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Show Your US 1851-57 Imperforate Stamps

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Posted 09/29/2020   11:29 am  Show Profile Bookmark this reply Add ioagoa to your friends list  Get a Link to this Reply
Hi stampcrow --

Regarding re-entry, re-cutting, and re-touching (or as sometimes called "touching-up") -- here are the definitions of each as I understand them...

-- Re-entry -- the definition of re-entry is that the transfer roll was used to re-rock the entire design on top of an already existing entry -- (i.e., most often re-rocked over the original entry -- but in some cases, if already re-entered once, then over the applicable prior entry -- which is what caused the "triple transfer" varieties).

Generally speaking the raised lines (i.e., "in relief") on the transfer roll are lined up exactly with the recessed lines already on the plate -- and the entire design is "re-entered".

Re-entry took place for all 200 positions when plate 1E became 1i, and again when plate 1i became 1L. Ditto for 2E / 2L -- and likewise 5E /5L.

Re-entry also took place upon occasion during the original manufacturing of a plate, presumably when TCC had a problem with a given position. An example of this is position 43L1E -- a misplaced C relief clearly showing the gash on the shoulder -- but also showing the "B hump" at bottom -- thus implying that the position was originally rocked in as a normal 5th row B relief -- but for some reason -- was then re-entered as a C relief before the plate was put into production (see scan attached for reference).

In any event, the definition of re-entry is that the transfer roll was used to re-rock the entire design on top of an already existing entry.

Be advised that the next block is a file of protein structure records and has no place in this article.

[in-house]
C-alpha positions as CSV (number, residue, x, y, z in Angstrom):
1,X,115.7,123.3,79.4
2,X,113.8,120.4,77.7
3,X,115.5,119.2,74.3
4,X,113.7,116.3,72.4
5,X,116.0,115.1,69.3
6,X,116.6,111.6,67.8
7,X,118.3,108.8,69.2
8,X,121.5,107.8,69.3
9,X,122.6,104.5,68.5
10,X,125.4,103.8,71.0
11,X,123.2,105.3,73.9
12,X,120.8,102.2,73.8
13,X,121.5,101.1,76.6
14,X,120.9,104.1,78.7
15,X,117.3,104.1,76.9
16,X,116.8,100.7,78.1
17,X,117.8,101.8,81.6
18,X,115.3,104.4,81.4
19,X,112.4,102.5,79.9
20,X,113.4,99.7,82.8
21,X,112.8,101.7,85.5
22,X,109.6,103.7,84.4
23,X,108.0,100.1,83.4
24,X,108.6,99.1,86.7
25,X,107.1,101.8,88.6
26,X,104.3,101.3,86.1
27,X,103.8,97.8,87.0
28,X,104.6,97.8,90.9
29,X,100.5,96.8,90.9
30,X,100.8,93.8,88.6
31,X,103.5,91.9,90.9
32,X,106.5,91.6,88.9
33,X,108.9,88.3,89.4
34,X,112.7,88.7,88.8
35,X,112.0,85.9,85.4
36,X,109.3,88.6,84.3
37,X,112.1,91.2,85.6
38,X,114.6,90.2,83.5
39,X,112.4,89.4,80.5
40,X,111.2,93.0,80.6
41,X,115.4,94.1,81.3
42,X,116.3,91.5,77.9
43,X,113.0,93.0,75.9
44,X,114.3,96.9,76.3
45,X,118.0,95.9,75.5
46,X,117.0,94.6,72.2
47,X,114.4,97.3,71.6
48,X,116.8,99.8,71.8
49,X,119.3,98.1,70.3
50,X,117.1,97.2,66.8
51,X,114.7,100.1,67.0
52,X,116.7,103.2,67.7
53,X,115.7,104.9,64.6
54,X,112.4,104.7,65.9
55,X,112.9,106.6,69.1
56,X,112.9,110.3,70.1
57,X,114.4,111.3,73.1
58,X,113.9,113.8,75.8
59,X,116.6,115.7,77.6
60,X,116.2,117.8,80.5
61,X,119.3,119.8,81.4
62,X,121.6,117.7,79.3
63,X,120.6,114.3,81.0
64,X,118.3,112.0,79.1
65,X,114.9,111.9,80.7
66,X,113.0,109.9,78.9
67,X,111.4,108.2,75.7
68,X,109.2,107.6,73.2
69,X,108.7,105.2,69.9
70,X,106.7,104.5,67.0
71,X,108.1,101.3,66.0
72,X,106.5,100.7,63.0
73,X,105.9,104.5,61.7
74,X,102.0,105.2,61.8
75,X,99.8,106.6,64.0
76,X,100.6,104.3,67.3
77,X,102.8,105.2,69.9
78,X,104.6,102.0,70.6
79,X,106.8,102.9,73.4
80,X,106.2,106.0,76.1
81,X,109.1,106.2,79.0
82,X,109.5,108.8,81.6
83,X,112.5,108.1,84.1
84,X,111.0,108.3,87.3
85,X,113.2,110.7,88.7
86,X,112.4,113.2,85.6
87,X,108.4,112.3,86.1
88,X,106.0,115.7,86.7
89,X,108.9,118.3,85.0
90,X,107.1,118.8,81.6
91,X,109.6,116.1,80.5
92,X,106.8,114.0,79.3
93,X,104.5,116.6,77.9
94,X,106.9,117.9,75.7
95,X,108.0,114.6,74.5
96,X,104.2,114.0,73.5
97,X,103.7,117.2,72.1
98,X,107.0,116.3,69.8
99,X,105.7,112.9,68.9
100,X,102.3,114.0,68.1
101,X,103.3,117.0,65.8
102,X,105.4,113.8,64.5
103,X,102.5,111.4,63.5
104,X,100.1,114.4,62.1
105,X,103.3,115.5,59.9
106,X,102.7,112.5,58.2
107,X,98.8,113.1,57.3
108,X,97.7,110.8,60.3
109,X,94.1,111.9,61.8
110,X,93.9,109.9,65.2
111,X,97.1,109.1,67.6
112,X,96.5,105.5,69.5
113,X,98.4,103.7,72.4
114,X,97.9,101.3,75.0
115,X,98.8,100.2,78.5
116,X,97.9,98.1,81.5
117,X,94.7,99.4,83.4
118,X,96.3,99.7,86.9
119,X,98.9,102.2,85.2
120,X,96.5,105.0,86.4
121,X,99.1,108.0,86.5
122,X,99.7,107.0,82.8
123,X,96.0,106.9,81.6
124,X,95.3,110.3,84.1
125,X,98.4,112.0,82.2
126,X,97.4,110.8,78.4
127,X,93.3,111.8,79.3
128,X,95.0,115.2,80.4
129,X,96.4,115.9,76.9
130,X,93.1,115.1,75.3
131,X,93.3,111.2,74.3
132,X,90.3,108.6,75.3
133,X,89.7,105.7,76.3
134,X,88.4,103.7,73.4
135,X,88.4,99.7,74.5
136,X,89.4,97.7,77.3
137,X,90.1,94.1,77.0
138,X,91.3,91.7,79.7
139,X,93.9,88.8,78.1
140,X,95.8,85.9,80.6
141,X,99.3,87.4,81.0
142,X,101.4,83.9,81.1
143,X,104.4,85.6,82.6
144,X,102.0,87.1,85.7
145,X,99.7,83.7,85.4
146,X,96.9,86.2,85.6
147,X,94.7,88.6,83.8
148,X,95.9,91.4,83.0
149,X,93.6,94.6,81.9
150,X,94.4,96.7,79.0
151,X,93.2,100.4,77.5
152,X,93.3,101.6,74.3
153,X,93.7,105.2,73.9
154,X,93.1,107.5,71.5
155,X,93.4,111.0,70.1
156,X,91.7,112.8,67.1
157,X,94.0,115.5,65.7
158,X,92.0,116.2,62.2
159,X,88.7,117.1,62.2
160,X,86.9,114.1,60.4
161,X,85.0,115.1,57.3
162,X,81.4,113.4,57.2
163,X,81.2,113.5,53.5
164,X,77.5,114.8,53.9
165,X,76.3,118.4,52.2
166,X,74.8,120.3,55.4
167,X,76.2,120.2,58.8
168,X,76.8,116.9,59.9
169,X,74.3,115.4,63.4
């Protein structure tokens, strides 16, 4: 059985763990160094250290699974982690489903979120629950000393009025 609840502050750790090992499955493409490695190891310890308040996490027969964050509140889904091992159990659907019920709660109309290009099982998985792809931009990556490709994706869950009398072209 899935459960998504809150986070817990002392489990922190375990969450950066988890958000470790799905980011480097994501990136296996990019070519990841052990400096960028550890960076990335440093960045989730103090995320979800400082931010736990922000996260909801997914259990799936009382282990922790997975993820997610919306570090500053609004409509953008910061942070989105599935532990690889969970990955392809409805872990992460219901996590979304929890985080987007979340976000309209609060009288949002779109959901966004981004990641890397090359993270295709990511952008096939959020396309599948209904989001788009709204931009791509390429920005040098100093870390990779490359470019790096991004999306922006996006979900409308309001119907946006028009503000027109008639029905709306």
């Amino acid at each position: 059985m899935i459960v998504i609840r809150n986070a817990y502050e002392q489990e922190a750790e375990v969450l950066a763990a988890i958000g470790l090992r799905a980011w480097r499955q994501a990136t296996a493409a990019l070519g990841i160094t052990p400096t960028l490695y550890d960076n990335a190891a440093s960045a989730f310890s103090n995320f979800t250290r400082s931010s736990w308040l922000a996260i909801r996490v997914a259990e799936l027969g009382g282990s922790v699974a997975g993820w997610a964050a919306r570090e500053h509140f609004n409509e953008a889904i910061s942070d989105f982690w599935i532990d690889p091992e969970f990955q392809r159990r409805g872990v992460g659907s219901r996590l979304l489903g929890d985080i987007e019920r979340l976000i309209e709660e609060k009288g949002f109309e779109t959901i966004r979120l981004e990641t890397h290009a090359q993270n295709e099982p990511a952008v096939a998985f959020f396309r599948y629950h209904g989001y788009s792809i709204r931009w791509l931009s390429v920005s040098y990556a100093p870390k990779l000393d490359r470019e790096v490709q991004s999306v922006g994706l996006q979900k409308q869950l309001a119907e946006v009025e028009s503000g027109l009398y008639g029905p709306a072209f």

-- Re-cutting -- occurred after rocking in (i.e., either by way of "entering" or "re-entering" as the case may be) the design from the transfer roll to the plate. Re-cutting was done by hand with an engraving tool -- most typically to deepen (i.e., strengthen) recessed lines on the plate that were too weak. We know that the 4 outer frame lines were very weak by the time the design was rocked into the plate -- and also that the two inner lines essentially were lost in the process of going from master die to original entry on the plate -- thus the need for TCC to fix that problem vis--vis re-cutting, by hand, with an engraving tool. Re-cutting took place to some extent on all 2,600 positions.

-- Re-touching -- or touching-up -- the way I see it, this is essentially the same as re-cutting -- but to a much less severe degree -- typically to fix some relatively minor flaw that occurred during the production process (i.e., versus re-cutting a line for its entire length). Just like re-cutting, re-touching (or touching-up) occurred after rocking in (i.e., either by way of "entering" or "re-entering" as the case may be) the design from the transfer roll to the plate -- and was done by hand with an engraving tool. From some of the literature I have read, I get the sense that the terms "re-cutting" and "re-touching" have been used interchangeably by some authors -- and I am not sure at what point the "line gets drawn" where a bit of "re-touching" turns into "re-cutting".

Hope this helps clarify the terminology a bit.

Regards // ioagoa


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Edited by ioagoa - 09/29/2020 11:48 am
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Posted 09/29/2020   11:44 am  Show Profile Bookmark this reply Add txstamp to your friends list  Get a Link to this Reply

Quote:
My thought is that "re touching" means re entry and any re cutting that was done.


That's basically right.

Re-touching, in Baxter is discussed as applying to worn plates - after they have been used.